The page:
George, an American clergyman, born in Middlefield, N. Y., Aug. 8, 1797. He united with the Genesee conference of the Methodist Episcopal church in 1816, and in 1824 was appointed presiding elder of the Susquehanna district. He was principal of the Oneida conference seminary from 1835 to 1840, when he was elected editor of the " Quarterly Keview " and of the books of the general catalogue of the Methodist book concern; and he was editor of the " Christian Advocate and Journal" from 1848 to 1852. From 1858 to 1872 he was a presiding elder in the Wyoming conference. He was for 57 years an effective preacher, has been a member of every general conference since 1824, is high authority in the ecclesiastical law of his church, and was a member of the evangelical alliance in London in 1846. He now (1875) resides in Scranton, Pa. He has published " Universalism not of the Bible;" " Rule of Faith" (1844); "History of the Apostles and Evangelists;" "Christian Perfection;" " Reply to Dr. Bascom on Slavery;" " Manly Character: Lectures to Young Men" (1853); "Wyoming, its History and Incidents" (1858); "Early Methodism within the Bounds of the Genesee Conference " (1860); " Our Country, its Trial and its Triumph" (1865); and " The Life and Times of George Peck, D. D., written by Himself " (1874).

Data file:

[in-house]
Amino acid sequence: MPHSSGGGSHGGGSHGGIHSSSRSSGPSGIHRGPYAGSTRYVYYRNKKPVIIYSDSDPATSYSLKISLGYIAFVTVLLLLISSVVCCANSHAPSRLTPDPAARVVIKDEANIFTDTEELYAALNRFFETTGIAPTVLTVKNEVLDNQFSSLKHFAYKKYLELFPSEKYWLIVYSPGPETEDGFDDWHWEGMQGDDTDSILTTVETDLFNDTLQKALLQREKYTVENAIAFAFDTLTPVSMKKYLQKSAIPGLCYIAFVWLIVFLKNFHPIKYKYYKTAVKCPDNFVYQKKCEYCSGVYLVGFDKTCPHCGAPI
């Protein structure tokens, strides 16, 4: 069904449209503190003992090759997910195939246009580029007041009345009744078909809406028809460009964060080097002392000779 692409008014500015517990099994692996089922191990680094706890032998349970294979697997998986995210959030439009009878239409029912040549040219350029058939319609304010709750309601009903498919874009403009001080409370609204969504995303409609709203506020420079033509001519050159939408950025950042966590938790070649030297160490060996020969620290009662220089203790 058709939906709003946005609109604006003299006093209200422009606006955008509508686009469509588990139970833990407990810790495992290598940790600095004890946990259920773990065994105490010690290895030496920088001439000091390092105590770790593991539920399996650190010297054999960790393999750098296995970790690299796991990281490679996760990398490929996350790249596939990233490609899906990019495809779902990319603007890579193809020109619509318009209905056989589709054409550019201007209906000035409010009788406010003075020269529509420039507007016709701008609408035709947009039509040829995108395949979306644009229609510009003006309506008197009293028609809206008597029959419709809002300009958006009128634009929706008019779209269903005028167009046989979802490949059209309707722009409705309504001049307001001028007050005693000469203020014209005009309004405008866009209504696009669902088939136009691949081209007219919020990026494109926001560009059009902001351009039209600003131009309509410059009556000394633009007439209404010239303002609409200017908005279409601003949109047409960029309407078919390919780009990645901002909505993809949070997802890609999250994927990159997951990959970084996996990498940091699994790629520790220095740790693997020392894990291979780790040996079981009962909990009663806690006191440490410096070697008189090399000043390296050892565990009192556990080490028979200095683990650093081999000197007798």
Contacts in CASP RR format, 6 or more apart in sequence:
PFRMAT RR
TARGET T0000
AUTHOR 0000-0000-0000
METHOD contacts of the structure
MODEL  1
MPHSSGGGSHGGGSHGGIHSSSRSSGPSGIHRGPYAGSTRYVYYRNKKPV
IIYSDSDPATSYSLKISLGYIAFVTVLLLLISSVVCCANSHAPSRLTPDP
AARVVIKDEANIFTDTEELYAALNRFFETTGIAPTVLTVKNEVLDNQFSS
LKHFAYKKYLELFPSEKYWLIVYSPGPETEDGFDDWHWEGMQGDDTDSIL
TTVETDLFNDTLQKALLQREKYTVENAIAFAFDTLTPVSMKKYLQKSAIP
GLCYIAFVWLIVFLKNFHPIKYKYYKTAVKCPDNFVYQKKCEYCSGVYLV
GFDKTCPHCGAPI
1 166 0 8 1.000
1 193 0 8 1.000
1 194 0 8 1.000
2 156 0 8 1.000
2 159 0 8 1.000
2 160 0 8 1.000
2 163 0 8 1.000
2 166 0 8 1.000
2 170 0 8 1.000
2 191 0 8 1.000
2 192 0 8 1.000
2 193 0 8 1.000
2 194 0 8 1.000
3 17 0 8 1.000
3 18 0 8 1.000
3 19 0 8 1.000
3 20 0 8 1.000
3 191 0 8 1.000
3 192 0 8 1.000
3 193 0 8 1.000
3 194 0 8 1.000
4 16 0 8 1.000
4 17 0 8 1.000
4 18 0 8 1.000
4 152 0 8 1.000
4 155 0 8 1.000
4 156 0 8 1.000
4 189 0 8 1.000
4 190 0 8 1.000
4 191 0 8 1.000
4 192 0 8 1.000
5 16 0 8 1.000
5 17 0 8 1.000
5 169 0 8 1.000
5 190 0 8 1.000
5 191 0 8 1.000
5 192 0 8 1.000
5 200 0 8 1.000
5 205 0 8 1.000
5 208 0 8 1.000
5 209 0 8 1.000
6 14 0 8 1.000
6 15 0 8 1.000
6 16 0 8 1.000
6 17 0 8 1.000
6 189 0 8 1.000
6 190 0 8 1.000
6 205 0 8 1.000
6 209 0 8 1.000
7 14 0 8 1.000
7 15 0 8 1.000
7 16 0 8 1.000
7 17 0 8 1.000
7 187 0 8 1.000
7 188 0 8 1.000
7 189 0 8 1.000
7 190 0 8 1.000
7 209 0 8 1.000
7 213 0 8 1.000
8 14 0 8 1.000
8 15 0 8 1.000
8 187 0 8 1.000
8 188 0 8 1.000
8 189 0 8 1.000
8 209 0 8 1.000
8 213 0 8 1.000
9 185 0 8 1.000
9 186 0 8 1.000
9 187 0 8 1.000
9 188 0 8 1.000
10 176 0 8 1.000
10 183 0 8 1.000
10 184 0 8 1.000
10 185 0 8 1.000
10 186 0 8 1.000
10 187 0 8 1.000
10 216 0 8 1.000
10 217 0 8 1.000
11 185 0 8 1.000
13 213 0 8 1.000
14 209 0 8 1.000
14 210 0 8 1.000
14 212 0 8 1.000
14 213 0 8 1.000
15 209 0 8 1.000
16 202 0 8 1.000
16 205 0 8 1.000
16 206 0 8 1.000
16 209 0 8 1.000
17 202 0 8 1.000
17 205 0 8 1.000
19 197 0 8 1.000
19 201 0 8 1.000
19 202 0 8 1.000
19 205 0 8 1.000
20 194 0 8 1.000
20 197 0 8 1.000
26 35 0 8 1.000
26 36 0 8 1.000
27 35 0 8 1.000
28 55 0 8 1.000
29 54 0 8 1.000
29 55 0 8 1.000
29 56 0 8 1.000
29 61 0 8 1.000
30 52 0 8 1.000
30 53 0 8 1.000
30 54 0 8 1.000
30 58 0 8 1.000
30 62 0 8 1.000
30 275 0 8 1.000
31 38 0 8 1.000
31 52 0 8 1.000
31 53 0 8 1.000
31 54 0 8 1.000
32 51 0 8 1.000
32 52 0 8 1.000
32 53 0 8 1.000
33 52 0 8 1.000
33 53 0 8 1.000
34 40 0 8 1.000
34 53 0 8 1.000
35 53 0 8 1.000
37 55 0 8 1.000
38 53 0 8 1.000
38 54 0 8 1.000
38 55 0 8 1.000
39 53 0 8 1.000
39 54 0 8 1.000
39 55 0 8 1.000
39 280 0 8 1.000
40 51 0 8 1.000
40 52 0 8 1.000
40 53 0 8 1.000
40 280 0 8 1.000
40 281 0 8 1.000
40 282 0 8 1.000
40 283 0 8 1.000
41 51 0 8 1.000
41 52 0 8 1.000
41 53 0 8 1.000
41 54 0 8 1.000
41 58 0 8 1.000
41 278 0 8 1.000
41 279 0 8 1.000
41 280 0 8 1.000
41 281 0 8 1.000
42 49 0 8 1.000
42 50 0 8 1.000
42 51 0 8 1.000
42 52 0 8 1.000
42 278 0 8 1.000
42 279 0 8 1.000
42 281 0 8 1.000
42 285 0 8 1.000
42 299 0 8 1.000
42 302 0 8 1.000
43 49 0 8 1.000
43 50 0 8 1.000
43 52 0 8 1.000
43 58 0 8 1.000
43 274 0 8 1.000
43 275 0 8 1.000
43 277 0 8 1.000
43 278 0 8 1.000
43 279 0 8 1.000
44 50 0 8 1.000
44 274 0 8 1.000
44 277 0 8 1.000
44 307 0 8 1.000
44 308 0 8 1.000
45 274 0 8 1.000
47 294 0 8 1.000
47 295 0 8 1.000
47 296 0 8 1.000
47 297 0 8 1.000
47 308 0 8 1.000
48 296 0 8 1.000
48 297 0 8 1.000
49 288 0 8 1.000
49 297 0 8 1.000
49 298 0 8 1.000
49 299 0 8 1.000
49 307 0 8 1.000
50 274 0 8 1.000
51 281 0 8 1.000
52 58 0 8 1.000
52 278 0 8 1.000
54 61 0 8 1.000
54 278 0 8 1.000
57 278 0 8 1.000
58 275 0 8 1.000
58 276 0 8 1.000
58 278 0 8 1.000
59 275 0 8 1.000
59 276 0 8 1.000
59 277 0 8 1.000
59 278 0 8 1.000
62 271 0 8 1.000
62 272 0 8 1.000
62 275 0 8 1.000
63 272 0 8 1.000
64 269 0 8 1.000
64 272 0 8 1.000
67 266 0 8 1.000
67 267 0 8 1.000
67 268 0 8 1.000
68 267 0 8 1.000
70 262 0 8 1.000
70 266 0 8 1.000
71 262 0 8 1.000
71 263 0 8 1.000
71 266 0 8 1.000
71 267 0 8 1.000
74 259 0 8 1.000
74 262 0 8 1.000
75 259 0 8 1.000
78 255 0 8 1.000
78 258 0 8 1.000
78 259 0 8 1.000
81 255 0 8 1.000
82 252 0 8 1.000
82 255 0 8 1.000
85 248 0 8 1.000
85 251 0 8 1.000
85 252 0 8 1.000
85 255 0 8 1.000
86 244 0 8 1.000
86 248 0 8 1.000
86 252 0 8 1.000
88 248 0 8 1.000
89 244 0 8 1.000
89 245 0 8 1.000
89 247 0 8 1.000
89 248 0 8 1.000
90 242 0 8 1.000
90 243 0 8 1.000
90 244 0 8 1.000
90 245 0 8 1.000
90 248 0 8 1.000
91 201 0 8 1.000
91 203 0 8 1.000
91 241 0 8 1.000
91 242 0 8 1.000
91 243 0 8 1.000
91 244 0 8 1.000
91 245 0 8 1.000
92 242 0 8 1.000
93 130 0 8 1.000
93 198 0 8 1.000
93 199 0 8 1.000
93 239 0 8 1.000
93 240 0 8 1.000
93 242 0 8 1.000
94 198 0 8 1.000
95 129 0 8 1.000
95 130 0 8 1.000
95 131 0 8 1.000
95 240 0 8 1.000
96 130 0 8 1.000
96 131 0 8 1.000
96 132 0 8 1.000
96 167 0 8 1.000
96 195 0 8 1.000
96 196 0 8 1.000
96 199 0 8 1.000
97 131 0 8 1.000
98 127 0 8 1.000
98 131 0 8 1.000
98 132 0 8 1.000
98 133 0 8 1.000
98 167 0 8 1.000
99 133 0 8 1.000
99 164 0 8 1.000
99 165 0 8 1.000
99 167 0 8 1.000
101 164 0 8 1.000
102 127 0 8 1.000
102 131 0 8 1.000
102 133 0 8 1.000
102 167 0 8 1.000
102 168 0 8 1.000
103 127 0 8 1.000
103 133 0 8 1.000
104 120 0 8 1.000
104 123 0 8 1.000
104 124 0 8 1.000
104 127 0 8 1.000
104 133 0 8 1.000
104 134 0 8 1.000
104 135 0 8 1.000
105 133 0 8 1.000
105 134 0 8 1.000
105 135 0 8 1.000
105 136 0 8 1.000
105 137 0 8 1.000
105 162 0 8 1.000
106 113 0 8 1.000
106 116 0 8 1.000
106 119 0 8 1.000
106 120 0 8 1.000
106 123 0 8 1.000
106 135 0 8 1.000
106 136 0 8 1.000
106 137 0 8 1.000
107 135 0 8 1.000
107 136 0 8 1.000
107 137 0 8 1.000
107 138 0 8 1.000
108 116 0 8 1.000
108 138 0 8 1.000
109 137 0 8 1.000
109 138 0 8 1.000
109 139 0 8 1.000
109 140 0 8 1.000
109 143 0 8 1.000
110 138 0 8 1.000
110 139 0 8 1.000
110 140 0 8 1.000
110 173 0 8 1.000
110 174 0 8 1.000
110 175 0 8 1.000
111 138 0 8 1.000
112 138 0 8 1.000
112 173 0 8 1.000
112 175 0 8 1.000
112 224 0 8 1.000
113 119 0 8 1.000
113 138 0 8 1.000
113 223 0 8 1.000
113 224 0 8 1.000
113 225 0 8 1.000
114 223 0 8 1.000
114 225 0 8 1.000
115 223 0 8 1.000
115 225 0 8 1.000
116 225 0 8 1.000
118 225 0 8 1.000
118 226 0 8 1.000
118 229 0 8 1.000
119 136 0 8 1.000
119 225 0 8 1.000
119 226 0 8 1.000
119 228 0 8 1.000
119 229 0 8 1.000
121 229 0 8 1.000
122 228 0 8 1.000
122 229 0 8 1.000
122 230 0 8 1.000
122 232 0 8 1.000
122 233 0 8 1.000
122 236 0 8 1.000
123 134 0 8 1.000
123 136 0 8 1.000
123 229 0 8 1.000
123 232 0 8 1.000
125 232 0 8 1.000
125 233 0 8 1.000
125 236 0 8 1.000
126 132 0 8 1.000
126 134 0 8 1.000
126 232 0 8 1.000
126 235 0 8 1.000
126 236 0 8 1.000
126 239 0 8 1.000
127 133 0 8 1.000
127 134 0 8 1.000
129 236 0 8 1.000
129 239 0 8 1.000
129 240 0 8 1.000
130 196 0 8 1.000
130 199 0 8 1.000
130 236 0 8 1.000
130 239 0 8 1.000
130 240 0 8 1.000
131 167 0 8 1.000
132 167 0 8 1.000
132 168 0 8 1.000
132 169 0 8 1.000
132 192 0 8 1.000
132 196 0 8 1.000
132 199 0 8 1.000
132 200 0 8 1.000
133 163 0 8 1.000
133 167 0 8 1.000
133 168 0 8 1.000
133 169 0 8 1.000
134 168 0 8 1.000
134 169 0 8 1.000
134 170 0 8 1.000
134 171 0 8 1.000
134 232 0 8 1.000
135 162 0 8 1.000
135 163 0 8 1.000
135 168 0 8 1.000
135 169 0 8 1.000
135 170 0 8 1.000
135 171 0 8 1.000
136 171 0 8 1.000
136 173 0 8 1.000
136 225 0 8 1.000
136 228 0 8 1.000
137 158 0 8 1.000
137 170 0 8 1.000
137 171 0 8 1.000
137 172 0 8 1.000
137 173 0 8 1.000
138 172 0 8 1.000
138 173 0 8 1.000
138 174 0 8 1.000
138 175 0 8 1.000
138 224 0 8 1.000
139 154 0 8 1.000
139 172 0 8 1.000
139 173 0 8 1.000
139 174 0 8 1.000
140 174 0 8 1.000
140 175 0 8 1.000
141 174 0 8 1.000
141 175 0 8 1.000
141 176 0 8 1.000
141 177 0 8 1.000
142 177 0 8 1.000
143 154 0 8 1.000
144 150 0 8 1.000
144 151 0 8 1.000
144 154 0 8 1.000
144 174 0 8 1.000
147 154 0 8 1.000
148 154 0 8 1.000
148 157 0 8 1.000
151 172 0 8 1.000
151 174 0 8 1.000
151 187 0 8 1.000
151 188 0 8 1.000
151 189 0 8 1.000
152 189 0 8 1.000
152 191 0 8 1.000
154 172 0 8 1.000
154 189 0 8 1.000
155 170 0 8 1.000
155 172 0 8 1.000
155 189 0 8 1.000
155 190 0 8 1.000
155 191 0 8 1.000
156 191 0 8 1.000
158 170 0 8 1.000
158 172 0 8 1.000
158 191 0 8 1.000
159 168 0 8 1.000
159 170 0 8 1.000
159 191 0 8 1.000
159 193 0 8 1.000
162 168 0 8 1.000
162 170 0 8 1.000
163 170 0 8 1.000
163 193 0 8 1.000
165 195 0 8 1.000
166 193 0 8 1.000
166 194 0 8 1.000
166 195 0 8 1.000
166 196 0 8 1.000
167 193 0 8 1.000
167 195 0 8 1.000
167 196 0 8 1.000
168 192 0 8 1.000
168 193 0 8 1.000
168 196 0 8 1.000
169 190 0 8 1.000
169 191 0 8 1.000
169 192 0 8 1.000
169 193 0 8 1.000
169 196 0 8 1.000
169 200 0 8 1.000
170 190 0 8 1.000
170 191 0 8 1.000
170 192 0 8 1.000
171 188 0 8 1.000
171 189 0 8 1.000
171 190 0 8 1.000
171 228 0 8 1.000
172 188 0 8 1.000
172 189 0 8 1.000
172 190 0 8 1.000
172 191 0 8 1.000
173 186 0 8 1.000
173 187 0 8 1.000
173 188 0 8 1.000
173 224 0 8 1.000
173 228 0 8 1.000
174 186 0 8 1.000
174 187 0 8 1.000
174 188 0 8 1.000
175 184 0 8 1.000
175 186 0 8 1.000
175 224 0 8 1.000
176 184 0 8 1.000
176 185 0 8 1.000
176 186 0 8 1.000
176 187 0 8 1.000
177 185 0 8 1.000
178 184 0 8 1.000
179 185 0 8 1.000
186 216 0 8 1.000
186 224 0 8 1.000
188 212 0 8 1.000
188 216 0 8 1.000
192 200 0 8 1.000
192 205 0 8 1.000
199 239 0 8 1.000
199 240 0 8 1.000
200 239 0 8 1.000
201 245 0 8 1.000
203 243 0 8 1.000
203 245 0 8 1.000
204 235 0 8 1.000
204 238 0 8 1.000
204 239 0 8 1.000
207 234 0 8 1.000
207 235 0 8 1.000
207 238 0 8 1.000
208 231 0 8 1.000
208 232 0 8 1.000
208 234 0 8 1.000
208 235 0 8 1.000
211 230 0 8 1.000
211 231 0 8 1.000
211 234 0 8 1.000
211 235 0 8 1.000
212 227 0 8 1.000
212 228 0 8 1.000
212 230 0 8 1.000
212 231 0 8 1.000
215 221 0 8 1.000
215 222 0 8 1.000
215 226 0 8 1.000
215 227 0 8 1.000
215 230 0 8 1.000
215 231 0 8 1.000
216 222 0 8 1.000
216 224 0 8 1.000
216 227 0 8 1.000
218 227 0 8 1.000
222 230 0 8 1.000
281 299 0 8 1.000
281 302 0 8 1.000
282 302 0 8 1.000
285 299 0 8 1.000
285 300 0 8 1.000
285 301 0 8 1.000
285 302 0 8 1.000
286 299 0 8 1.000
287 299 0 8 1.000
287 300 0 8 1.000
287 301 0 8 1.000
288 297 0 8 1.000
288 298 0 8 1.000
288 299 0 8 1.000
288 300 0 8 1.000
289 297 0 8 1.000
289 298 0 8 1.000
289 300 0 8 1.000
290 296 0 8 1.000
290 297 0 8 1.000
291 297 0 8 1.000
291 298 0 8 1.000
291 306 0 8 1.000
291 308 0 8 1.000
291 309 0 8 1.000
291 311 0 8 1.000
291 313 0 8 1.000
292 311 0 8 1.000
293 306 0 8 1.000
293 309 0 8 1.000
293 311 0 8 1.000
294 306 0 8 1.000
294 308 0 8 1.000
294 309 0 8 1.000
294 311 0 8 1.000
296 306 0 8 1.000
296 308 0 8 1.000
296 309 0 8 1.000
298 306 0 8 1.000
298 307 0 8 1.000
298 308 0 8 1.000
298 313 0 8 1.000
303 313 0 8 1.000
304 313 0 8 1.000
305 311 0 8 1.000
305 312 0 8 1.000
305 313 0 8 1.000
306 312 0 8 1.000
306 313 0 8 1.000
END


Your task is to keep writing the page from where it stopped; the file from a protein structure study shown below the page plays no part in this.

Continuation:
Jesse Trnesdell, an American clergyman, brother of the preceding, born in Middlefield, N. Y., Aug. 14, 1811. He was licensed as a local preacher in 1829, and in 1832 joined the Oneida conference. From 1837 to 1841 he was principal of the Gouverneur Wesleyan seminary, and from 1841 to 1848 of the Troy conference academy at West Poultney, Vt. From 1848 to 1852 he was president of Dickinson college, and was afterward pastor of the Foundry church, Washington, D. C, till 1854, when he was appointed secretary and editor of the tract society of the Methodist Episcopal church. After a pastoral term in the Green street church, New York, he was transferred to California, where he labored eight years as pastor and presiding elder. After his return to the east he was pastor in Peekskill, Albany, and Syracuse, 1ST. Y., till 1872, when he was elected bishop. He was one of the founders and first president of the board of trustees of Syracuse university, and now (1875) resides in Syracuse. He has been five times a member of the general conference, and a fraternal delegate to the Canadian and East British conferences.
He has published "The Central Idea of Christianity;" "The True Woman, or Life and Happiness at Home and Abroad " (1857); "What must I do to be Saved?" (1858); and "The History of the Great Republic, considered from a Christian Standpoint" (1868).